My interest in the idea of sharing pedagogical purposes comes directly with the contact I have had with the Project for Enhancing Effective Learning at Monash University in Australia. Now each of these teachers were very active in establishing learning agendas with their classes. The impact they were having was inspiring. Each classroom tool can have a purpose beyond delivering content, and this needs to be shared.
I suppose the purpose of this website is collate, crystalise and open dialogues about how to increase this within classrooms. As the quote from Carl Bereiter illustrates this classroom methodology can empower our students.

Saturday, 7 May 2011

An example of a critique.

My students in year 7 are currently working on a project where they have to analyse a basket of food items through the eyes of different characters for example a vegan, an althlete or a mum on a budget. They researched food items in a pre selected "basket" and found the nutrients, food miles and chemicals used in their production or manufacture, as well as creating character profiles for each of the "analysts".
After this research they were requested to make some art work based on this research and we then critiqued it around these questions. This was their first exposure to this technique and the feedback norms, which are find are encouraging a rigorous dialogue in the classroom.

1.Hard on content, soft on people.
2.Step up, step back.
3.Feedback must be kind, helpful and specific.

Next we began writing scripts for these characters, and these audio clips are from their second attempt at critqiuing each others work.
I requested them to make brief presentations with around 25 minutes to prepare. To guide them I modelled the kind of thinking required on an exerpt of work and set guiding questions. My students are increasingly aware of SOLO taxonomy and are beginning to refer to it, again I modelled this before they began.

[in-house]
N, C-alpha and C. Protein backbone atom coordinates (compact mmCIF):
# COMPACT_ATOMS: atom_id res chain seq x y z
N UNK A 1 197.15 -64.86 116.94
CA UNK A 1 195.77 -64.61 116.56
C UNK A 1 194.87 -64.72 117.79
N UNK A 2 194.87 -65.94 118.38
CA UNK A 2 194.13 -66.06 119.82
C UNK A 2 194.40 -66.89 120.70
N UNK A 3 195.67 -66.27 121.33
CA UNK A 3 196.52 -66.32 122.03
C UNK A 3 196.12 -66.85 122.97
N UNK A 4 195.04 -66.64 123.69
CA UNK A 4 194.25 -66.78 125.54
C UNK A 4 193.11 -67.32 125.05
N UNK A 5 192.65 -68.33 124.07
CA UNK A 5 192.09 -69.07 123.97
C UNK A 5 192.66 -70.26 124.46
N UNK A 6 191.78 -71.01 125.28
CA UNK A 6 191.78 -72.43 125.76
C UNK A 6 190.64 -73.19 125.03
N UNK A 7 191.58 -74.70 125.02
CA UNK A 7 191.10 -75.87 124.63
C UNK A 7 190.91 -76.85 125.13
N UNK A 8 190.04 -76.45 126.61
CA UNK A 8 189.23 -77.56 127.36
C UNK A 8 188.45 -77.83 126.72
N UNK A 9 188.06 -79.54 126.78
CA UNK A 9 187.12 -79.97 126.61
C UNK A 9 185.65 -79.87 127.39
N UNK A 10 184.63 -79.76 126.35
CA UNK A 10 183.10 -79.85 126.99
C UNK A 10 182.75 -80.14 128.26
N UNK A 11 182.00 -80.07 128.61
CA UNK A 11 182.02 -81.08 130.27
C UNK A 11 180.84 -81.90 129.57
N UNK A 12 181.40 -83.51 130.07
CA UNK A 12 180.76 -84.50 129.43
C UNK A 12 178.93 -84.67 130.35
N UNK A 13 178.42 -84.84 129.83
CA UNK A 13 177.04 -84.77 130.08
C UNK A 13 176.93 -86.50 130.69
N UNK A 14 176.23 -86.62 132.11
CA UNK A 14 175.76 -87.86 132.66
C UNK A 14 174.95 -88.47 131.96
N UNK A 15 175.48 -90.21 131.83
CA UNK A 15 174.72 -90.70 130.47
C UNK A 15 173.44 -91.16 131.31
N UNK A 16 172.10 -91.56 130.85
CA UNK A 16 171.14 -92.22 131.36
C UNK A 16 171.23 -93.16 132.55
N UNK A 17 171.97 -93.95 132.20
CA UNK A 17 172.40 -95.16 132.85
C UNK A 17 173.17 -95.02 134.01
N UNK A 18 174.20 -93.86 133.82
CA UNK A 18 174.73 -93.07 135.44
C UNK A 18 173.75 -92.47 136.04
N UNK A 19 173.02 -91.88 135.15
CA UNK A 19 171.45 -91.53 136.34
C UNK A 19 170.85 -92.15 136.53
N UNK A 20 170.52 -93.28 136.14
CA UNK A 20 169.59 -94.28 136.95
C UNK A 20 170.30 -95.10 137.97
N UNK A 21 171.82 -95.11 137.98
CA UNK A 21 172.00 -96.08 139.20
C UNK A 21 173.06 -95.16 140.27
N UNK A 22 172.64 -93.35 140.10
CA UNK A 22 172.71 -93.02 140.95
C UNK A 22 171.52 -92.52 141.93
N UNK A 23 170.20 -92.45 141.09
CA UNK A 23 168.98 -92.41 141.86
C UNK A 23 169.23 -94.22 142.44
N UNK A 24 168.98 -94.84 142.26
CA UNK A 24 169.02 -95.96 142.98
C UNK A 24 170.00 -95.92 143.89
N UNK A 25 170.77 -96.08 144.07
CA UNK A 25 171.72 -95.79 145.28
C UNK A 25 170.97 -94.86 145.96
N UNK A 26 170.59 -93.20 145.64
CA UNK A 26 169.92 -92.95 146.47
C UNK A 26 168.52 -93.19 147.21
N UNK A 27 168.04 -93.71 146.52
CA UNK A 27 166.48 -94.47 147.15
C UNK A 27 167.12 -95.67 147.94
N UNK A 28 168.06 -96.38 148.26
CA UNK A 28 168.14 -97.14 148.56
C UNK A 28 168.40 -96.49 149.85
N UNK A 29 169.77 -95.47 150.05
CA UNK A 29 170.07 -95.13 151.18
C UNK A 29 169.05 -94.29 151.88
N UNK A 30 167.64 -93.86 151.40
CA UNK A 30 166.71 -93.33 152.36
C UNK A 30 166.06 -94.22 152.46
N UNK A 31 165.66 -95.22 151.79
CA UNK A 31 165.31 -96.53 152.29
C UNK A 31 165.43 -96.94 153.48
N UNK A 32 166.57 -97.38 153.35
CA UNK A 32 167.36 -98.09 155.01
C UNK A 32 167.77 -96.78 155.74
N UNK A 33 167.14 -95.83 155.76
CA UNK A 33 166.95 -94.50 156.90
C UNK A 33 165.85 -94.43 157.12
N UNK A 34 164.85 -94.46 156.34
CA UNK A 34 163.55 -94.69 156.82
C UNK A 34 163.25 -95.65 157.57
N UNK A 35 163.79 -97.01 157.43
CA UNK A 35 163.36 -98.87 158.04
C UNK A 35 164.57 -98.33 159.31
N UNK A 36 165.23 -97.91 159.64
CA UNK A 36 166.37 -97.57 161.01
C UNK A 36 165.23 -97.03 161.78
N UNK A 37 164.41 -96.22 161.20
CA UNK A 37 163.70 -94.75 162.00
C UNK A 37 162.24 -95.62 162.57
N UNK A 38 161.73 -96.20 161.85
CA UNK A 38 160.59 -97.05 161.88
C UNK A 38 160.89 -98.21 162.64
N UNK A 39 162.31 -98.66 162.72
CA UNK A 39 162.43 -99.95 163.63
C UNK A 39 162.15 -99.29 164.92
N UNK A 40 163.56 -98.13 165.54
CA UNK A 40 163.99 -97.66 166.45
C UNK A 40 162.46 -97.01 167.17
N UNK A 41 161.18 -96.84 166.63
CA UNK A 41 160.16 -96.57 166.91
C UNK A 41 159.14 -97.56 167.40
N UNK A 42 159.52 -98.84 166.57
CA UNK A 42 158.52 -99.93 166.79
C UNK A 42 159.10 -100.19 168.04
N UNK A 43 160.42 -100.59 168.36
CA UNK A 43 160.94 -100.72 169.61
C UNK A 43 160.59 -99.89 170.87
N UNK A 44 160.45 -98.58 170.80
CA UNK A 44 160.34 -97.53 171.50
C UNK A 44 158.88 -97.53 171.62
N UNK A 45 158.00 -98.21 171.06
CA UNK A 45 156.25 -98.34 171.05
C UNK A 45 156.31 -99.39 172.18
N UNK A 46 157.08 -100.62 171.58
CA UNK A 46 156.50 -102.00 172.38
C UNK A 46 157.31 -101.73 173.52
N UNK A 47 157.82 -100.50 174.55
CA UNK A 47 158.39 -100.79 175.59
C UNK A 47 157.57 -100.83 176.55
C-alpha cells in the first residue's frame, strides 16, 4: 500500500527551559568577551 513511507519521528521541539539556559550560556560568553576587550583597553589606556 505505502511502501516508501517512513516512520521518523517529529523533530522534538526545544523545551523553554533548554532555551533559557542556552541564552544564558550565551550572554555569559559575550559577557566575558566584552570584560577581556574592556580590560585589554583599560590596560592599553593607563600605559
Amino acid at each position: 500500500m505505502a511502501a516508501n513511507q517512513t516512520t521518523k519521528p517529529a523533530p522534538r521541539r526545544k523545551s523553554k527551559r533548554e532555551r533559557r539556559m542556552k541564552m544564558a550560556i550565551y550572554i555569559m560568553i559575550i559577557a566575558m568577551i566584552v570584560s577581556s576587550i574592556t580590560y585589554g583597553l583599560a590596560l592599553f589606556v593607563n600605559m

Essential questions were set to encourage high quality feedback. Which are given below.

It is most pleasing to hear the students use them and make specific reference to them in their presentations, which helps them focus on the content and provide specific feedback. I feel the structure of a presentation also encourages all students to contribute too and also assist in getting the balance between student and teacher feedback. One of the great strengths of critqiues is that they help build a community of learners, where every student is aware of what the others are learning and are able to provide help to one another. This is true student voice in action,and it's all about learning.

A teacher running a session must be confident in using wait time before and after students have spoken, resisting the temptation to jump in with an answer. I personally find note making helps keep my mouth shut and helps me go beyond the feedback that student have themselves given.

Here is an example of the students written feedback followed by an audio boo of them discussing the work. I conclude the presentation asking if the feedback was useful, and giving feedback on the feedback itself. Students need training in doing this, although for only their second attempt this is really rather good feedback.

The next audio boo is from a student who has just received some peer feedback which was very positive. She feels as though the feedback was not helpful enough, which allows me to reinforce the norms and prompt for some of the things that I thought she could do. This students is extremely talented, I think it was great for her peers to see her request guidance, it sends a clear message that success is not something that you have its something that you work towards. http://audioboo.fm/boos/350762-was-that-useful-feedback

The final AudioBoo is the students who have just given this feedback responding to the question "what have you learned by giving this feedback?". It is essential that critqiues are seen as being beneficial to everyone. This is often missed in peer feedback, the people who benefit most are the ones who give the feedback. Again listen for teacher wait time, which has students adding to what they have previously said and others actually joining in. It is a most effective technique.